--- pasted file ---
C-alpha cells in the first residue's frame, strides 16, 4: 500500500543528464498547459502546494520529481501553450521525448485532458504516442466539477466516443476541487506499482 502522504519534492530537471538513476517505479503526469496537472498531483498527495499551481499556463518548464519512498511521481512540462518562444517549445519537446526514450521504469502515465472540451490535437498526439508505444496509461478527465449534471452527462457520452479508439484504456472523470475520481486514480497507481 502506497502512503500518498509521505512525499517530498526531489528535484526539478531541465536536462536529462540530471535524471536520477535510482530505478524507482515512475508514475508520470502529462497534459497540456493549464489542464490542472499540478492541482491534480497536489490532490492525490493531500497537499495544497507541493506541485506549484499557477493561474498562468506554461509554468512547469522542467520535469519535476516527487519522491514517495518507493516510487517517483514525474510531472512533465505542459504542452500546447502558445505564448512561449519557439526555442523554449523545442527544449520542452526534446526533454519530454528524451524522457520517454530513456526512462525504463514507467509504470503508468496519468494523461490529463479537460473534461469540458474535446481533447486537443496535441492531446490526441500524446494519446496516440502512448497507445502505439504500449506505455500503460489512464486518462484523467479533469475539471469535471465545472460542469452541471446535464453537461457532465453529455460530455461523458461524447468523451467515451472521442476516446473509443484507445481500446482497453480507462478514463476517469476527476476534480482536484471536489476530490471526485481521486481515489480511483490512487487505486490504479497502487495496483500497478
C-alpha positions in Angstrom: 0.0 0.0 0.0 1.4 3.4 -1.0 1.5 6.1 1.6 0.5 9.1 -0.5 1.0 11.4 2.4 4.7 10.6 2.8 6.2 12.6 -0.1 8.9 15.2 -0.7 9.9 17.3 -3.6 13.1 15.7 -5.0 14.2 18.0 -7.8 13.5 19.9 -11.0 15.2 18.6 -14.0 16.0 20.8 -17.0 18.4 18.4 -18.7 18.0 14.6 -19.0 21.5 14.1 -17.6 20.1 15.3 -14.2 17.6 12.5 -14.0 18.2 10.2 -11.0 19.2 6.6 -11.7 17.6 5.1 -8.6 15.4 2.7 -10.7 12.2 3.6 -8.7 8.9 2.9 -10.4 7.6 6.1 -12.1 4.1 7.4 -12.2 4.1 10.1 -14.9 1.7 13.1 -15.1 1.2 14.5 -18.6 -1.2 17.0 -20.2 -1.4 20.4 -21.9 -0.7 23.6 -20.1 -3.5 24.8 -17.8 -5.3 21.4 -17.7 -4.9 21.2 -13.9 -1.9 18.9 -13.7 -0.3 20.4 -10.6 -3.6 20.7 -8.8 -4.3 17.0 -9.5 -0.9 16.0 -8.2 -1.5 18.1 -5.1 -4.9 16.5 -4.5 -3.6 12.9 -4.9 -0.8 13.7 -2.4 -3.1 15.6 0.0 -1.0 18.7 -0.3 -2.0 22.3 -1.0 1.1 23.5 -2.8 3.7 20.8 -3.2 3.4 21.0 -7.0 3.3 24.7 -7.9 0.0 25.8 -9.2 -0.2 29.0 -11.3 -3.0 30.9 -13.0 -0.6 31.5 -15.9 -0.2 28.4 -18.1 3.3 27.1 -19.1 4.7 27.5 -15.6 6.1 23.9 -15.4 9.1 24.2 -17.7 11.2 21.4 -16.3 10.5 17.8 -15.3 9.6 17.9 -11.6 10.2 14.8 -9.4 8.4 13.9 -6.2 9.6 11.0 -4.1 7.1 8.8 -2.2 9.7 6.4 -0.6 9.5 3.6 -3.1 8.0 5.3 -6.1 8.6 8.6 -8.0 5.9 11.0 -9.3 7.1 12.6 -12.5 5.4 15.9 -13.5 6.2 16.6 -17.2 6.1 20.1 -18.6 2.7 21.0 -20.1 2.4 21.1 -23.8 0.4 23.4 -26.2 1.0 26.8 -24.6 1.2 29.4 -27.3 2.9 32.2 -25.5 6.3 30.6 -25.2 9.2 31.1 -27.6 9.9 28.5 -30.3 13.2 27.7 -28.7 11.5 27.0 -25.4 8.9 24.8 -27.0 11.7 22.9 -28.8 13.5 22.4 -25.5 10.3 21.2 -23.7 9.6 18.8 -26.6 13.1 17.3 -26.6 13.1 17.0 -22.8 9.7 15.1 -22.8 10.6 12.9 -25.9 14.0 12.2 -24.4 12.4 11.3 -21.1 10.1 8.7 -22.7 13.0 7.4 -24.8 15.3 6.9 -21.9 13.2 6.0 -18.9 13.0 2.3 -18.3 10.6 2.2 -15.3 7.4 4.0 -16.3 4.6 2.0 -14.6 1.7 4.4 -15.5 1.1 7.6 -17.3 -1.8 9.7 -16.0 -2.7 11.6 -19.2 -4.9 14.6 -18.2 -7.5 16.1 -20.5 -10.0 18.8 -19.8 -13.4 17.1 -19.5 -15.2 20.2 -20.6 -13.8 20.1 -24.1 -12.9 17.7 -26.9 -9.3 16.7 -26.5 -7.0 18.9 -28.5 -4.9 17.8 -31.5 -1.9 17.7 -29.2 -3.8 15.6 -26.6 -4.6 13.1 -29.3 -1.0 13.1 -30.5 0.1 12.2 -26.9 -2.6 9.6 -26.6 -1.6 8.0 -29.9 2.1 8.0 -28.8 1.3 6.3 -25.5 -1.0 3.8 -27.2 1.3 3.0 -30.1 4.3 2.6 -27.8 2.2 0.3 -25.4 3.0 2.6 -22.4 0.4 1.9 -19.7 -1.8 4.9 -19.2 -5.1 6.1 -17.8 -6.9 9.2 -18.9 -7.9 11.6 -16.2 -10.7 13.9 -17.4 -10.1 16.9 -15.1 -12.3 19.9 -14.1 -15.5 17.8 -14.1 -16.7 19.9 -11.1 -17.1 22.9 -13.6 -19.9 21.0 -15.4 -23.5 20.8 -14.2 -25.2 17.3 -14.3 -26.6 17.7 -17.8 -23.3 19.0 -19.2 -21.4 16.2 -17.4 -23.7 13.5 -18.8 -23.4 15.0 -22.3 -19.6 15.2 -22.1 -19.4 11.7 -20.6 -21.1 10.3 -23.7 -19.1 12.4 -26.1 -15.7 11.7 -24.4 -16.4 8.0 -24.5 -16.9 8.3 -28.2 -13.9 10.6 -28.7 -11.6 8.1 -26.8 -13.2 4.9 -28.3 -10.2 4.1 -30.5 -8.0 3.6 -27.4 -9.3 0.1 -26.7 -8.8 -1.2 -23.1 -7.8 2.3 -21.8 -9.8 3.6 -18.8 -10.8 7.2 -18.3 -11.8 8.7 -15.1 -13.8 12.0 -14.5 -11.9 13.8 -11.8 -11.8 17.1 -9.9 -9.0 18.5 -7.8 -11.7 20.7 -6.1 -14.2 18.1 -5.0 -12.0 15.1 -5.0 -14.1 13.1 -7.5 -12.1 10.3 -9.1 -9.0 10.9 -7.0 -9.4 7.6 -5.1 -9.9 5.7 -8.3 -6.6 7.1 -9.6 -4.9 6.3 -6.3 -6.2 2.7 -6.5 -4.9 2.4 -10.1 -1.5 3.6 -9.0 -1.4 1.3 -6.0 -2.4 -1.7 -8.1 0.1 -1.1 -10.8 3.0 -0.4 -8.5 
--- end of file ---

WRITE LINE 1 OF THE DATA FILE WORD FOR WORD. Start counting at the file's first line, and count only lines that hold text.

C-alpha cells in the first residue's frame, strides 16, 4: 500500500543528464498547459502546494520529481501553450521525448485532458504516442466539477466516443476541487506499482 502522504519534492530537471538513476517505479503526469496537472498531483498527495499551481499556463518548464519512498511521481512540462518562444517549445519537446526514450521504469502515465472540451490535437498526439508505444496509461478527465449534471452527462457520452479508439484504456472523470475520481486514480497507481 502506497502512503500518498509521505512525499517530498526531489528535484526539478531541465536536462536529462540530471535524471536520477535510482530505478524507482515512475508514475508520470502529462497534459497540456493549464489542464490542472499540478492541482491534480497536489490532490492525490493531500497537499495544497507541493506541485506549484499557477493561474498562468506554461509554468512547469522542467520535469519535476516527487519522491514517495518507493516510487517517483514525474510531472512533465505542459504542452500546447502558445505564448512561449519557439526555442523554449523545442527544449520542452526534446526533454519530454528524451524522457520517454530513456526512462525504463514507467509504470503508468496519468494523461490529463479537460473534461469540458474535446481533447486537443496535441492531446490526441500524446494519446496516440502512448497507445502505439504500449506505455500503460489512464486518462484523467479533469475539471469535471465545472460542469452541471446535464453537461457532465453529455460530455461523458461524447468523451467515451472521442476516446473509443484507445481500446482497453480507462478514463476517469476527476476534480482536484471536489476530490471526485481521486481515489480511483490512487487505486490504479497502487495496483500497478